An enjoyable though greatly flawed romantic comedy-drama dance movie, Strictly Ballroom's colossal success on the art house circuit established director Baz Luhrmann's (Romeo + Juliet, Moulin Rouge!) reputation. To its credit its popularity seems to have directly inspired films as varied as Shall We Dansu? (1992), Japan's own take on the same basic concept; and Best in Show (2000), the hilarious mockumentary about dog owners as obsessive as ballroom dancers. The film is peppered with fine little moments and good performances (and dancing), but the review in Leonard Maltin's Movie Guide really nails it, saying, "This crowd-pleaser sacrifices credibility for caricature." Boy, does it ever.
Among ITV DVD's excellent line-up of region-free Blu-ray discs, Strictly Ballroom is probably the weakest transfer of their recent releases, ironic given this is the newest film in a batch of movies dating back to the mid-1940s. It's still okay but a bit soft and lackluster. In fairness, I doubt even a transfer under the best of circumstances with the best possible elements could be improved by more than 10-15%. A behind-the-scenes documentary is included, but it's standard-def in PAL format and isn't likely to play properly on NTSC televisions purchased in North America.
Handsome Australian Scott Hastings (Paul Mercurio) is a talented ballroom dancer, a shoo-in at the Pan-Pacific Grand Prix were it not for a burning desire to break with convention and incorporate new steps into his dances, a major no-no in such conservative competition. Despite enormous pressure from the dogmatic, self-serving judging committee and his win-at-all-costs mother (Pat Thompson), a former competitor who owns a major dance studio herself, Scott secretly takes on mousy beginner Fran (Tara Morice) as his new partner. Though her look is all wrong (nerdy glasses, bad skin, and frizzy hair), Fran has the same love for dance and innovation he does, but can their burgeoning romance survive the pressures from their families and the risk of ridicule and ostracization from their dance associates?
Strictly Ballroom gets off on the wrong foot with an opening montage that, stylistically, resembles a postmodern television commercial, with the kind of way over-the-top mugging and extreme camera angles one sees when Hollywood stars travel to Japan to pitch coffee and lipstick. It's like something out of John Waters: the men all wear ludicrous toupees while those with hair look even worse. The women are all atrocious dressers, carrying the flamboyant costumes of the sport home, their faces hidden under layers upon layers of Oompa-loompa like makeup. The opening scenes are presented as a fake documentary quite similar to the films Christopher Guest & Co. made later on, but this device is dropped as quickly as it's introduced.
The campy satire gives way to unsubtle Cinderella story, though Tasmanian Tara Morice has a winning personality, and like Annie Oakley in Annie Get Your Gun undergoes a dramatic transformation, though the film botches this badly by rushing it through in the space of about five minutes.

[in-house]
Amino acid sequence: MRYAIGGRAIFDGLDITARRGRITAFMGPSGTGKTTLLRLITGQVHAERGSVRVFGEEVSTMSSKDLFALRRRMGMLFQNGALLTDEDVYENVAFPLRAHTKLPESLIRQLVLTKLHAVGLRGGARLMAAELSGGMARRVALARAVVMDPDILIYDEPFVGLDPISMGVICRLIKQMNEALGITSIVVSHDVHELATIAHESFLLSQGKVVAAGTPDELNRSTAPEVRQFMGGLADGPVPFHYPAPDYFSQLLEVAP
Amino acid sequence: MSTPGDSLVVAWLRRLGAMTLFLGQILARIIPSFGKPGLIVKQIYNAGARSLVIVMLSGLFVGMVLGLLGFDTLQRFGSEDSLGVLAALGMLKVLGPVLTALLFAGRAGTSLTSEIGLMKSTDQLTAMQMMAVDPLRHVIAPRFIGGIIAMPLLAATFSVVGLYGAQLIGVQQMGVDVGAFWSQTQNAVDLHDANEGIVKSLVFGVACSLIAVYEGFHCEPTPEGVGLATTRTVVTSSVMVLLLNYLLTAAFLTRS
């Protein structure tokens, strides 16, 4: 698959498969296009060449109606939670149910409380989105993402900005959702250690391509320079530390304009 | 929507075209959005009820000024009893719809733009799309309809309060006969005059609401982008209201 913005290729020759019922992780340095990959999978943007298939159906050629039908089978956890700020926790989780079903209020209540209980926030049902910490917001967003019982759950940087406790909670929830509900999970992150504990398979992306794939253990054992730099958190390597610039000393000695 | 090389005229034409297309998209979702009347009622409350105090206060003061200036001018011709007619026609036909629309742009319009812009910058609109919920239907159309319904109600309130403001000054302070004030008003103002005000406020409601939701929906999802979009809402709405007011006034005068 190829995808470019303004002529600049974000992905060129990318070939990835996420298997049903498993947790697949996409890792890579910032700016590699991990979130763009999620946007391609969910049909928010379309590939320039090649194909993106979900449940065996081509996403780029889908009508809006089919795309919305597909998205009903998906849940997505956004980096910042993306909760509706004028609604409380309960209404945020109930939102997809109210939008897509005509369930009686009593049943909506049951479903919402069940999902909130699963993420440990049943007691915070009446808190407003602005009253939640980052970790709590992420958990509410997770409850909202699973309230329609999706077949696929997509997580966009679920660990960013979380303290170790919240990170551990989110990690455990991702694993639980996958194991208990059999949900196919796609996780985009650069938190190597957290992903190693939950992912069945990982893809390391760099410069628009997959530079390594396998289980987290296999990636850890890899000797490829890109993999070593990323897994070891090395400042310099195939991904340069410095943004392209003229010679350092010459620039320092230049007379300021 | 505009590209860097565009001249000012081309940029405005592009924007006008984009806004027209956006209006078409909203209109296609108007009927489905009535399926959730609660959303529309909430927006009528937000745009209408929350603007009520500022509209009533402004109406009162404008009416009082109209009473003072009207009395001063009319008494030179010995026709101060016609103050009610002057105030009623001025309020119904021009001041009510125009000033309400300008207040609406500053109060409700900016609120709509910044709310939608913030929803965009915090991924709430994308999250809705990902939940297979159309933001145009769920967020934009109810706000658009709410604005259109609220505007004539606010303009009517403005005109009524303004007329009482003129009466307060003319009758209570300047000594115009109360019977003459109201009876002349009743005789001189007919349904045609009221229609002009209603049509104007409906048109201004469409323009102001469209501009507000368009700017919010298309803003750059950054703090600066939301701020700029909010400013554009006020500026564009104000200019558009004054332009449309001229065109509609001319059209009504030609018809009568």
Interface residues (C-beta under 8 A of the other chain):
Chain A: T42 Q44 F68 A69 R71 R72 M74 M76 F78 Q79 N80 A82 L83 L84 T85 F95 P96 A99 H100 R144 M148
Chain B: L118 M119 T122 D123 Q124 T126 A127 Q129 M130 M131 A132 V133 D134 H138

Ultimately, Strictly Ballroom is like Luhrmann's later blockbusters incredibly superficial, though the relative simplicity and modest budget, $3 million (Australian dollars), keep his excesses in check, and overall this is probably his most satisfying film.
Besides Morice's charm and Mercurio's impressive dance moves, the film has several pretty good scenes. The standout comes when Scott visits Fran's very traditional, working class family, Spaniards who initially are highly skeptical of his motives. As written, audience expectation is that Scott will win them over by dancing the Paso Doble, a Spanish dance modeled after the move of a matador and bull. However, it's Fran's intimidating father (Antonio Vargas) and grandmother (Armonia Benedito) who teach him a thing or two about dancing. Though virtually raised on a dance floor, Scott's only mastered technique; Fran's family teaches him how to express his soul.
The inconsistent tone, especially the grotesque caricatures and broad comedy of everyone outside of Scott, Fran, and her family gets in the way of the heart at the film's core trying to get out. Also working against the picture is, as Maltin accurately describes it, how in its naked manipulativeness all credibility goes out the window. The final scene may have had audiences jumping for joy, but it's about as believable as The Brain from Planet Arous.
Video & Audio
Strictly Ballroom is presented in an okay 1080p / 1.78:1 presentation (adapted from its 1.85:1 theatrical run) possibly not accessed from the film's camera negative. The image is rather soft and mildly unattractive, though probably not too far removed from what it looked like in theaters when it was new. (Original lab work: Atlab Film Laboratory Service in Sydney. This British release bears the Rank "gong" logo at the head.) Color, contrast, and sharpness are all rather unimpressive.
Originally Dolby mono, ITV's Blu-ray has been remixed for Dolby Digital 5.1 with a 2.0 mono track also included. It's okay as well, mainly servicing the film's soundtrack of classical and pop tunes. Optional English subtitles are included.
A trailer in high-definition is included, but the behind-the-scenes documentary and John Paul Young "Love is in the Air" music video are standard-def PAL, and look strange, at least on my TV, where the image is squeezed and pixilated, though it was watchable.
For most audiences, Strictly Ballroom is the kind of movie you either buy whole-heartedly or not at all. Those that embrace will probably love it, so if you're a fan of the director's later films you'll probably like this, too. Others still, like this reviewer, will find it real hit-and-miss, though if you come into the film with no expectations, it's reasonably entertaining. Mildly Recommended.
Film historian Stuart Galbraith IV's latest book, The Toho Studios Story, is on sale now.